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Huge dino preceded T. Rex



Tyrannosaurs reign as the most famous of all meat-eating dinosaurs. But they didn’t always dominate, suggests the newly discovered bones of a massive carnivorous dinosaur that lived 98 million years ago.

Named Siats meekerorum (pronounced “See-atch”), the dinosaur discovered in eastern Utah by paleontologists was a previously unknown “apex,” or top, predator that ruled long before North America’s tyrannosaurs came to power.

In a recently published Nature Communications study, Lindsay Zanno of North Carolina State University and Peter Makovicky of Chicago’s Field Museum of Natural History add to our knowledge of gigantic dinosaur predators prior to the days of Tyrannosaurus rex, which lived some 67 million years ago.

At full size, the two-legged carnivore may have weighed more than four tons and stretched nearly the length of a school bus.

The discoverers report that the dinosaur’s first (or genus) name is a tribute to its predatory prowess. In the legends of Utah’s native Ute tribe, “Siats” is the name of a voracious monster.

Zanno knew she had discovered a significant dinosaur as soon as she happened across a collection of black bone fragments sitting on the surface of eastern Utah’s Cedar Mountain Formation.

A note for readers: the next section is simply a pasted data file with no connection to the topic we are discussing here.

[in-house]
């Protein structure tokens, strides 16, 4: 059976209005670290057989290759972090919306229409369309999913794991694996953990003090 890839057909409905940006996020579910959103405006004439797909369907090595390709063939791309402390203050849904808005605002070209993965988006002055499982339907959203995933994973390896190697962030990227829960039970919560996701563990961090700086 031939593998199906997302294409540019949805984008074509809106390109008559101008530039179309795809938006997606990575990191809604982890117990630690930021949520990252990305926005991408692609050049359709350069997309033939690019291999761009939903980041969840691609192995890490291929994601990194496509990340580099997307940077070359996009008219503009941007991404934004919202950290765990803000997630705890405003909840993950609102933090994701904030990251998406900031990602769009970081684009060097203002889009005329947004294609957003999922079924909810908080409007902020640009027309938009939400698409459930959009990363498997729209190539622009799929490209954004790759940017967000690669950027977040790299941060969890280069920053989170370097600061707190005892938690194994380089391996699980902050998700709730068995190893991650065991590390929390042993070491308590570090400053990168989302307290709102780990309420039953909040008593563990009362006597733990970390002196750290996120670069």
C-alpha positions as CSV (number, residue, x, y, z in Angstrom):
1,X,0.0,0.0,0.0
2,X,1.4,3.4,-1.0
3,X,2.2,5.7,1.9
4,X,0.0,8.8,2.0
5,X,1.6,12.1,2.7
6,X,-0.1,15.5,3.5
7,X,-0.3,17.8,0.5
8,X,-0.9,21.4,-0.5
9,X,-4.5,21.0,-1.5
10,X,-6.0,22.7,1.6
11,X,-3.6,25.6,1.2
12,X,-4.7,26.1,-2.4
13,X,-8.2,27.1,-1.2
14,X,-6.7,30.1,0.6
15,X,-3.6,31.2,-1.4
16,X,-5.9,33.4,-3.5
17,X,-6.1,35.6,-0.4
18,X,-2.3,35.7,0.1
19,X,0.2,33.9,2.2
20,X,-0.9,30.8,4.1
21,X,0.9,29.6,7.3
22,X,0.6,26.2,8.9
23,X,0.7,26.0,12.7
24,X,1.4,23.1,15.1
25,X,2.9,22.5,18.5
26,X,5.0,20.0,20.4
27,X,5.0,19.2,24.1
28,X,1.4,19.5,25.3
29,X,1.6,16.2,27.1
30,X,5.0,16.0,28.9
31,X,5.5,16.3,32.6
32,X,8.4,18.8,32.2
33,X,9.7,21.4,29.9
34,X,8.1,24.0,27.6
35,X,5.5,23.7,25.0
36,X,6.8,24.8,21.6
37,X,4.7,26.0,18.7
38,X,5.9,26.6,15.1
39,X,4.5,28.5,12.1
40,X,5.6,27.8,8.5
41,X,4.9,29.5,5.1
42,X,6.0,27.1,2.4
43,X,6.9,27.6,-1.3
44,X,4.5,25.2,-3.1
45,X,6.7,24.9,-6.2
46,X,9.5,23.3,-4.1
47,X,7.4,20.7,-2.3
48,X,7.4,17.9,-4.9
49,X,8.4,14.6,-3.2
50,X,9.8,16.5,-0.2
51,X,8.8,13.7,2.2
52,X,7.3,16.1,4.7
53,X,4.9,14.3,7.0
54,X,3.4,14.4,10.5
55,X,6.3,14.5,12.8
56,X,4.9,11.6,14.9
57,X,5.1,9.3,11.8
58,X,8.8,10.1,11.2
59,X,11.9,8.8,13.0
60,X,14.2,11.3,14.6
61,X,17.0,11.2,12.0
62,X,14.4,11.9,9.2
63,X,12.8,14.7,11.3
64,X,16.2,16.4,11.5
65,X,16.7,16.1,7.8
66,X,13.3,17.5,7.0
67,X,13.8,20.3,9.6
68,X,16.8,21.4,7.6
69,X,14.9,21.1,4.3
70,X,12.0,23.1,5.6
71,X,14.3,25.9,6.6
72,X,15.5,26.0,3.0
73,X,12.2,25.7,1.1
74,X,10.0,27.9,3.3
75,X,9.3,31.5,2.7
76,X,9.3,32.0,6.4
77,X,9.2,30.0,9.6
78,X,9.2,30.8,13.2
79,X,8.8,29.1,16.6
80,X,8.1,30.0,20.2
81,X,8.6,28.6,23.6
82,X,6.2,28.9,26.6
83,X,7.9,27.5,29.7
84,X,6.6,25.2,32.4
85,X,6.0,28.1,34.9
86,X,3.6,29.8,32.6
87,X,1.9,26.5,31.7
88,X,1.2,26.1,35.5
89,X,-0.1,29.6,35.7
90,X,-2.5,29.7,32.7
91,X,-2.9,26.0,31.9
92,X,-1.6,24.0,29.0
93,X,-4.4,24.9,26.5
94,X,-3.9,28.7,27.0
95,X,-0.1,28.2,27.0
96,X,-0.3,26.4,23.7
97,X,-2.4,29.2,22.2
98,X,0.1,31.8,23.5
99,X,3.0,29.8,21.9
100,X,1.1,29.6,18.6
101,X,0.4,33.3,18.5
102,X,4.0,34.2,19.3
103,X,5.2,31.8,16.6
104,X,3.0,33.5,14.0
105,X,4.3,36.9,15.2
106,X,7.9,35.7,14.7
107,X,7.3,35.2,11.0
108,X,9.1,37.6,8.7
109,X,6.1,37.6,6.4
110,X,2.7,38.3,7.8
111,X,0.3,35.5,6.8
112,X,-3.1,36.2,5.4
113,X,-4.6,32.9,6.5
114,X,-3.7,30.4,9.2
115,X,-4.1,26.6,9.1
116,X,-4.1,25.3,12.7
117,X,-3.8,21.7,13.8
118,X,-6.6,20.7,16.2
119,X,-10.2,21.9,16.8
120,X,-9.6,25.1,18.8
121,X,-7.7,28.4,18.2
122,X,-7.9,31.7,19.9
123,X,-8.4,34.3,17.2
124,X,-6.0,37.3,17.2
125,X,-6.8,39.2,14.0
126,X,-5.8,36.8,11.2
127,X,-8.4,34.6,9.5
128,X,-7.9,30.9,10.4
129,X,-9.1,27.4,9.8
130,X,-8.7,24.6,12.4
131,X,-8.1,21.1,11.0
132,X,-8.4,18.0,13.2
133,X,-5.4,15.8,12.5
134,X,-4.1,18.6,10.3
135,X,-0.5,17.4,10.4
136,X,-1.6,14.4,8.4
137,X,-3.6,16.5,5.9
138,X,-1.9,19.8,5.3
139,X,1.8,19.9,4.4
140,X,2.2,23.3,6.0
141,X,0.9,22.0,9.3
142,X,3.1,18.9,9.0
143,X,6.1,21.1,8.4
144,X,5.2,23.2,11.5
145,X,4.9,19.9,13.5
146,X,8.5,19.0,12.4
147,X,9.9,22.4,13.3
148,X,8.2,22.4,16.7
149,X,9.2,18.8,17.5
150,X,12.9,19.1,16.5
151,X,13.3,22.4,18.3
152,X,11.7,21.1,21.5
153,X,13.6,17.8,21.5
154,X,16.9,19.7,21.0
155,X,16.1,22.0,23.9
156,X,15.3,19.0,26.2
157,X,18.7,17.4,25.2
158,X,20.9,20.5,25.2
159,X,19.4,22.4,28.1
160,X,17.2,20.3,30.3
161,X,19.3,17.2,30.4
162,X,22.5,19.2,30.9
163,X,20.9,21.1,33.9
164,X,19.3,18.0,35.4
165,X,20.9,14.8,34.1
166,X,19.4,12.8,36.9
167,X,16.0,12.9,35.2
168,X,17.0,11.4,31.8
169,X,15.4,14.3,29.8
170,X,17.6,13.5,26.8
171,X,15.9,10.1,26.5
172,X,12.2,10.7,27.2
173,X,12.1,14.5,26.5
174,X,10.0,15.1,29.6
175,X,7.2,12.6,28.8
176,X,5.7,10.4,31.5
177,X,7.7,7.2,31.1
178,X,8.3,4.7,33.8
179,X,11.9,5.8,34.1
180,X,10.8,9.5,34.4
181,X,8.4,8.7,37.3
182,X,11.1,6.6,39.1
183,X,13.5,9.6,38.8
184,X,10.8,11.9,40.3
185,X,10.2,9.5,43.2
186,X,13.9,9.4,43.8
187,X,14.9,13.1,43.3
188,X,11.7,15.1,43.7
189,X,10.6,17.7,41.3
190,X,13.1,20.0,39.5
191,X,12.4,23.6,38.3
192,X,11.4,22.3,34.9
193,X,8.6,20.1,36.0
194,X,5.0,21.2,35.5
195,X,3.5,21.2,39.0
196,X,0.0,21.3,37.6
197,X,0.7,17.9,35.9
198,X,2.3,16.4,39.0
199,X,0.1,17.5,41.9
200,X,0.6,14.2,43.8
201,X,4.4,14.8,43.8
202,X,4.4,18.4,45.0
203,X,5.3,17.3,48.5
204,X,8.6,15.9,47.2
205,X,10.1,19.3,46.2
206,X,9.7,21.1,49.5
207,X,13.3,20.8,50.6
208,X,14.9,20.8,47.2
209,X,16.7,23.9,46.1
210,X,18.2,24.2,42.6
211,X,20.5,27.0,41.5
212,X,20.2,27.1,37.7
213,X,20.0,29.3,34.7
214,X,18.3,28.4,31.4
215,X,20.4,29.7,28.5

Remains of large carnivorous dinosaurs are rare in these rocks. “We had no idea how much would be in the ground,” Zanno says, “but we were stoked because we knew immediately we had a larger theropod and that it was going to fill in a huge gap in our understanding of theropod evolution on the continent.”

The discovery team recovered a partial skeleton including vertebrae, parts of the hip, the lower leg, and toes.

At first, Zanno says, she expected that Siats would be something like the huge, sail-backed carnivore Acrocanthosaurus, but the new dinosaur turned out to be something else. Distinctive anatomic features on the bones mark Siats as a newly recognized type of predator called a neovenatorid, cousins of the earlier, well-known Allosaurus.